For more than five years, Jefferson County Sheriff Fred Abdalla has been dealing with breakaway Amish bishop Sam Mullet and his cult-like ontrol over his community of Bergholz, outside Steubenville, Ohio.
He fielded the complaints of forced sex, of beatings, of men locked up in chicken coops for infractions of religious rules. He was the one who faced down Sam Mullet in a 2007 custody dispute that required a SWAT unit and generated a protracted federal civil rights battle.
But it's all over now.
On Thursday, a federal jury in Cleveland convicted Mr. Mullet, 66, of hate crimes and related offenses in ordering 15 of his followers to forcibly shear the beards and hair of perceived enemies in other Amish communities.
All 15 followers, including several of Mr. Mullet's sons, were also convicted for their roles in violent attacks that shook the normally placid Amish world in 2011.
"I feel great, because I'm happy for the Amish people," said Sheriff Abdalla, who had been scheduled to testify but was not needed. "I've said all along that those folks out there were under his total control. They were victims of Sam Mullet. The government and this jury freed these individuals out there of their bondage."
The jury deliberated more than four days, not surprising considering that federal prosecutors chose to try all 16 defendants at once.
Sheriff Abdalla said Mr. Mullet maintained complete control over his followers to the end, and it cost them their freedom. They were offered plea deals by federal prosecutors that in some cases would have let them go free.
"They refused to do that," the sheriff said. "All because of him, of course. And now 15 people are going to jail."
Sam Mullet is facing at least 10 years in prison. Sentencing is set for Jan. 24.
The case was the first in Ohio brought under the expanded 2009 federal hate crimes statute. Prosecutors had to persuade jurors that the attacks were more than mere assaults and rose to the level of religiously-motivated hate crimes.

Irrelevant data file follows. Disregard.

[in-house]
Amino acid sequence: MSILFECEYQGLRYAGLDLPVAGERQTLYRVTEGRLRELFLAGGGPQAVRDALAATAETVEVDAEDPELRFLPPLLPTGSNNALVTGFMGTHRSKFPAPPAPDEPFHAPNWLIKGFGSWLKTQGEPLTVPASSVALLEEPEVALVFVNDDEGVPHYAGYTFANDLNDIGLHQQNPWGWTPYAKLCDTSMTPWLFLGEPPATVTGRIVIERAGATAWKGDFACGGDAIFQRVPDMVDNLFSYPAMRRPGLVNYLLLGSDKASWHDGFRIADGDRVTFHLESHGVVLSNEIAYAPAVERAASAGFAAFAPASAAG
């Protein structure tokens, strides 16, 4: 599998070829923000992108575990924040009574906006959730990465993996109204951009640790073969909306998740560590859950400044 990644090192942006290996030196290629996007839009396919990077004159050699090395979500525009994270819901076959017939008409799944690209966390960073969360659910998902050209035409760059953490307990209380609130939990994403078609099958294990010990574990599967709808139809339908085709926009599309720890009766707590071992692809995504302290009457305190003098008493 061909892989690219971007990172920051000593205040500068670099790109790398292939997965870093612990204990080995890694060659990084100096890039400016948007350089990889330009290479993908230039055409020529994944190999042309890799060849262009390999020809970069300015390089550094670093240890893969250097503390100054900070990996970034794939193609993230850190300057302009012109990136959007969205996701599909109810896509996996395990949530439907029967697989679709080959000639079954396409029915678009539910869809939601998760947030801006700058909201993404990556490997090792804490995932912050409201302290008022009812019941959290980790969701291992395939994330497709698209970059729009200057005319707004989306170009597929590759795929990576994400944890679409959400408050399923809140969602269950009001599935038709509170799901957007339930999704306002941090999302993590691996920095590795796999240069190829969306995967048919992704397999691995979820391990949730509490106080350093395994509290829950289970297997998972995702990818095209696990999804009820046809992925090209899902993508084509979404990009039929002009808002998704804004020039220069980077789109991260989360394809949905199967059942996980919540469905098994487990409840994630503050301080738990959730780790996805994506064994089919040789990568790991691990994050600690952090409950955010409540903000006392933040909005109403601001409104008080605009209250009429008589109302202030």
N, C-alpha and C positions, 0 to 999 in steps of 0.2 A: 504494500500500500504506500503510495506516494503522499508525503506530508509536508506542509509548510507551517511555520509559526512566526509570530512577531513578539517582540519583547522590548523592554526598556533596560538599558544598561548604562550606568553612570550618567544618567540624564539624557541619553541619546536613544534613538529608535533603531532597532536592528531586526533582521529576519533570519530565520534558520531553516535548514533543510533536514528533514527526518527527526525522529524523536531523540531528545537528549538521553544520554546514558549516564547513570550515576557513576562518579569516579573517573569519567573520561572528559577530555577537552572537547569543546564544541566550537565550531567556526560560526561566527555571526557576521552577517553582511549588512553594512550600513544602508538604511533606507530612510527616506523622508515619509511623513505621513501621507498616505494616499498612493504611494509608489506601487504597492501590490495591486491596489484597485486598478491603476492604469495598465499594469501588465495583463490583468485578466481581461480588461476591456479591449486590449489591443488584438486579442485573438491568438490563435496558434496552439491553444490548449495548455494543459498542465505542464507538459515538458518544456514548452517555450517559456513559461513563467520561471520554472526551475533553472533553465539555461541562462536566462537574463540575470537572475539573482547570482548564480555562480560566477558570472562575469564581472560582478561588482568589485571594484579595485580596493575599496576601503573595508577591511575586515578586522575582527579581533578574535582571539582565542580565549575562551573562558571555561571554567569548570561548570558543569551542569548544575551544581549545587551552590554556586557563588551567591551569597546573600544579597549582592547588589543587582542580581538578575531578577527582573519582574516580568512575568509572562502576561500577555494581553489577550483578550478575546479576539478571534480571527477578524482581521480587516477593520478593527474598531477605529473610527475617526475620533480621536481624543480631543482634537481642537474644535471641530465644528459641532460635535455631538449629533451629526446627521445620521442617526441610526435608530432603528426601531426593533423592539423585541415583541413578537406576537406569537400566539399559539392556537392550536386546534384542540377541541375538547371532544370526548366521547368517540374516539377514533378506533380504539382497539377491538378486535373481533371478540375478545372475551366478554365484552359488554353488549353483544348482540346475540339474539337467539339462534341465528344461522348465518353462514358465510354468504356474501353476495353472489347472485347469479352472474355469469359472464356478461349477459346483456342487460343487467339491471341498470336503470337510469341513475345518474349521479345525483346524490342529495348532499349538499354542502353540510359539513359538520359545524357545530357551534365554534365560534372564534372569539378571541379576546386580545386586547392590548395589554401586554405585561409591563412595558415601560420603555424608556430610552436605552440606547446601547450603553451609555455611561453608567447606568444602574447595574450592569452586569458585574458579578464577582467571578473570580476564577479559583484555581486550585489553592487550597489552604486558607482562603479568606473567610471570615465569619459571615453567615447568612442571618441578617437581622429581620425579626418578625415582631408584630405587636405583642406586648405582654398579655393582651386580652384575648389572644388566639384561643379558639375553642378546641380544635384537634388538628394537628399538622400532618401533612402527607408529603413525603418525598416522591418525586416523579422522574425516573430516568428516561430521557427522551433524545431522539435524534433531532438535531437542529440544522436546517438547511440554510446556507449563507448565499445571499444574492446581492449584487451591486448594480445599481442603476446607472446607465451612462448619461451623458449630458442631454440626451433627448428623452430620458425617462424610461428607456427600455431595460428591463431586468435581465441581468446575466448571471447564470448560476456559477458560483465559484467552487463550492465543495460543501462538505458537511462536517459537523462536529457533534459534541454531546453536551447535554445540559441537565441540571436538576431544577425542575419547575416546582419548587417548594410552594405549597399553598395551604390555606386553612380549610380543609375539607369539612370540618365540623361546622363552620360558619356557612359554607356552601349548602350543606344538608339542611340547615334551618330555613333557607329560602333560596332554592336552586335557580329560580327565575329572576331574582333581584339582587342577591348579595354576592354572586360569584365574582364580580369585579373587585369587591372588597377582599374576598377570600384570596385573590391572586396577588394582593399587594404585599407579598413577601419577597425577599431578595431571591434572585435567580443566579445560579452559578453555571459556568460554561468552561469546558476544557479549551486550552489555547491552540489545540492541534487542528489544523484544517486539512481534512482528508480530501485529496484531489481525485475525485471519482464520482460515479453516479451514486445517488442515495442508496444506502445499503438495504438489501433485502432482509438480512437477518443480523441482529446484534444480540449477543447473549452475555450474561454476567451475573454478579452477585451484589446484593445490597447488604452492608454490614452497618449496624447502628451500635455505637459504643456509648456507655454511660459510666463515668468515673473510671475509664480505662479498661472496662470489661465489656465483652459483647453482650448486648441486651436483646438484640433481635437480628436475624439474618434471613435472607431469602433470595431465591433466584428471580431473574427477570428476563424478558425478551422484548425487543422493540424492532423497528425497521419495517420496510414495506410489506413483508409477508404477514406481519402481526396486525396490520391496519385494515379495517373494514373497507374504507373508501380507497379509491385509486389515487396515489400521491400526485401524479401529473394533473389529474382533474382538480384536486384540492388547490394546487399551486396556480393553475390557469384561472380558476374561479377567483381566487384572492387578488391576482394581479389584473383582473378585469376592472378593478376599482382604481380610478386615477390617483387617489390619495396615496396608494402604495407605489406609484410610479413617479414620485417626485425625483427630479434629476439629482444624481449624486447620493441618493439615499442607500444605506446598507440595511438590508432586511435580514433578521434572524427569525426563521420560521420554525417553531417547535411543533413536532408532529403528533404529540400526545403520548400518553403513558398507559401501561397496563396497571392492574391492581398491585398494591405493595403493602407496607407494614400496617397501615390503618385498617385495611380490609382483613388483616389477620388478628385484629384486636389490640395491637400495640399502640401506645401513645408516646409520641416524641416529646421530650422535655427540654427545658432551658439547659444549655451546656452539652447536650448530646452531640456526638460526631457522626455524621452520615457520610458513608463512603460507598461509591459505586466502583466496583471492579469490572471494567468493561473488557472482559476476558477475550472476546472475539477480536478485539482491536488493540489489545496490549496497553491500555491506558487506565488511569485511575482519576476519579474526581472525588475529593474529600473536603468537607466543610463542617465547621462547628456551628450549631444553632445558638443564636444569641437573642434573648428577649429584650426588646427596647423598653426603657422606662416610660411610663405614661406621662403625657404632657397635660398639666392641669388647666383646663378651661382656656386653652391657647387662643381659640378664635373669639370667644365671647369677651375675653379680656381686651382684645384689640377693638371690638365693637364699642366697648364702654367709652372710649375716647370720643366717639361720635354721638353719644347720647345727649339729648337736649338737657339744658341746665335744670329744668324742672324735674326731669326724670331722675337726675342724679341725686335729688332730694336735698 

Defense lawyers attempted to have the case tossed by arguing that the hate crimes statute was being misapplied because the attacks involved people within the same religion.
But U.S. District Judge Dan Polster rejected attempts and allowed the case to proceed.
During three weeks of trial, prosecutors and witnesses described how sons pulled their father out of bed and chopped off his beard in the moonlight and how women surrounded their mother-in-law and cut off two feet of her hair, slicing it down to the scalp in some places.
Mr. Mullet wasn't accused of cutting anyone's hair, but prosecutors said he orchestrated the attacks, mocked the victims in recorded jailhouse phone calls and received a paper bag stuffed with the hair of one victim.
One bishop told jurors his chest-length beard was chopped to within 1 ?? inches of his chin when four or five men dragged him out of his farmhouse in a late-night home invasion.
Prosecutors told jurors that Mr. Mullet thought he was above the law and free to discipline those who defied him. Before his arrest by the FBI last November, he defended what he believes is his right to punish people who break church laws.
"You have your laws on the road and the town ' if somebody doesn't obey them, you punish them. But I'm not allowed to punish the church people?" Mr. Mullet said last October.
The hair cuttings, he said, were a response to continuous criticism he'd received from other Amish religious leaders about him being too strict, including shunning people in his own group for defying his orders.
All the victims, prosecutors said, were people who had a dispute with Mr. Mullet over his religious practices and his authoritarian rule.
Witnesses testified that Mr. Mullet had complete control over the settlement that he founded two decades ago and described how his religious teachings and methods of punishments deviated from Amish traditions.
One woman described how Mr. Mullet forced himself on her as part of sexual "counseling" of married women, a complaint that Sheriff Abdalla had heard for many years, among other allegations of Mr. Mullet's ultimate control in Bergholz.
"I have had Amish people call me from around the country, from Indiana and Kentucky, as well as from here in Ohio, they've called me over the years and wanted me to do something about Sam Mullet," he said. "The Amish people got what they want."
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